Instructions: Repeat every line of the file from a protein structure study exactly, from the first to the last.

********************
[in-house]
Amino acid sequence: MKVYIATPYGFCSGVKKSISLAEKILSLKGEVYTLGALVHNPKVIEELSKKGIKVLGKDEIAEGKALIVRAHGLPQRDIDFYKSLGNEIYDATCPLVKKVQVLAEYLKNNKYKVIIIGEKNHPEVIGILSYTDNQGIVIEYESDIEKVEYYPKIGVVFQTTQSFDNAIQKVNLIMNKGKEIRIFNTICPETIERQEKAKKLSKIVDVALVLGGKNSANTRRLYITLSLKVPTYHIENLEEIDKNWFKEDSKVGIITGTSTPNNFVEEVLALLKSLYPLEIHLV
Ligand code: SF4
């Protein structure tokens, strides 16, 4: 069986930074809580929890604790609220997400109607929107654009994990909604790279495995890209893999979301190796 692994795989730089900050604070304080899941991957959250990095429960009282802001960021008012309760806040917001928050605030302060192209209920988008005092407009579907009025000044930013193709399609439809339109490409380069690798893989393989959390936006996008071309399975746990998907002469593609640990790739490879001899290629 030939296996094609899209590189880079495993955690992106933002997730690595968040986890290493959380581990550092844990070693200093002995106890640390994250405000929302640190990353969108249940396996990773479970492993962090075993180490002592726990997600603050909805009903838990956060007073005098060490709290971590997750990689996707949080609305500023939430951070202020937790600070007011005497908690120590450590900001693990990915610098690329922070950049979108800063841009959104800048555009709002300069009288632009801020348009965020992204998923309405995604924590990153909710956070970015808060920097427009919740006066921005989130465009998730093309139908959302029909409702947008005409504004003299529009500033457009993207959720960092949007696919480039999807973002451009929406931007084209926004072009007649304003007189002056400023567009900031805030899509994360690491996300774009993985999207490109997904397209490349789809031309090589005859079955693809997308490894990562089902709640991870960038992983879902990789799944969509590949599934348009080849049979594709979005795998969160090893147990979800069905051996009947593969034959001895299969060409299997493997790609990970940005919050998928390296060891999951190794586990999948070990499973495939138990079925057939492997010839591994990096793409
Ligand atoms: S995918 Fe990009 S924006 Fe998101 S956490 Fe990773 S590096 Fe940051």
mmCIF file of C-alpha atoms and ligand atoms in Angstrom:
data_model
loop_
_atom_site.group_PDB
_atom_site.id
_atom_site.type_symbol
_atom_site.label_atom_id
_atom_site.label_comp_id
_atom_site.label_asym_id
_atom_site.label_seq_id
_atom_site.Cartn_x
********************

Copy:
[in-house]
Amino acid sequence: MKVYIATPYGFCSGVKKSISLAEKILSLKGEVYTLGALVHNPKVIEELSKKGIKVLGKDEIAEGKALIVRAHGLPQRDIDFYKSLGNEIYDATCPLVKKVQVLAEYLKNNKYKVIIIGEKNHPEVIGILSYTDNQGIVIEYESDIEKVEYYPKIGVVFQTTQSFDNAIQKVNLIMNKGKEIRIFNTICPETIERQEKAKKLSKIVDVALVLGGKNSANTRRLYITLSLKVPTYHIENLEEIDKNWFKEDSKVGIITGTSTPNNFVEEVLALLKSLYPLEIHLV
Ligand code: SF4
């Protein structure tokens, strides 16, 4: 069986930074809580929890604790609220997400109607929107654009994990909604790279495995890209893999979301190796 692994795989730089900050604070304080899941991957959250990095429960009282802001960021008012309760806040917001928050605030302060192209209920988008005092407009579907009025000044930013193709399609439809339109490409380069690798893989393989959390936006996008071309399975746990998907002469593609640990790739490879001899290629 030939296996094609899209590189880079495993955690992106933002997730690595968040986890290493959380581990550092844990070693200093002995106890640390994250405000929302640190990353969108249940396996990773479970492993962090075993180490002592726990997600603050909805009903838990956060007073005098060490709290971590997750990689996707949080609305500023939430951070202020937790600070007011005497908690120590450590900001693990990915610098690329922070950049979108800063841009959104800048555009709002300069009288632009801020348009965020992204998923309405995604924590990153909710956070970015808060920097427009919740006066921005989130465009998730093309139908959302029909409702947008005409504004003299529009500033457009993207959720960092949007696919480039999807973002451009929406931007084209926004072009007649304003007189002056400023567009900031805030899509994360690491996300774009993985999207490109997904397209490349789809031309090589005859079955693809997308490894990562089902709640991870960038992983879902990789799944969509590949599934348009080849049979594709979005795998969160090893147990979800069905051996009947593969034959001895299969060409299997493997790609990970940005919050998928390296060891999951190794586990999948070990499973495939138990079925057939492997010839591994990096793409
Ligand atoms: S995918 Fe990009 S924006 Fe998101 S956490 Fe990773 S590096 Fe940051």
mmCIF file of C-alpha atoms and ligand atoms in Angstrom:
data_model
loop_
_atom_site.group_PDB
_atom_site.id
_atom_site.type_symbol
_atom_site.label_atom_id
_atom_site.label_comp_id
_atom_site.label_asym_id
_atom_site.label_seq_id
_atom_site.Cartn_x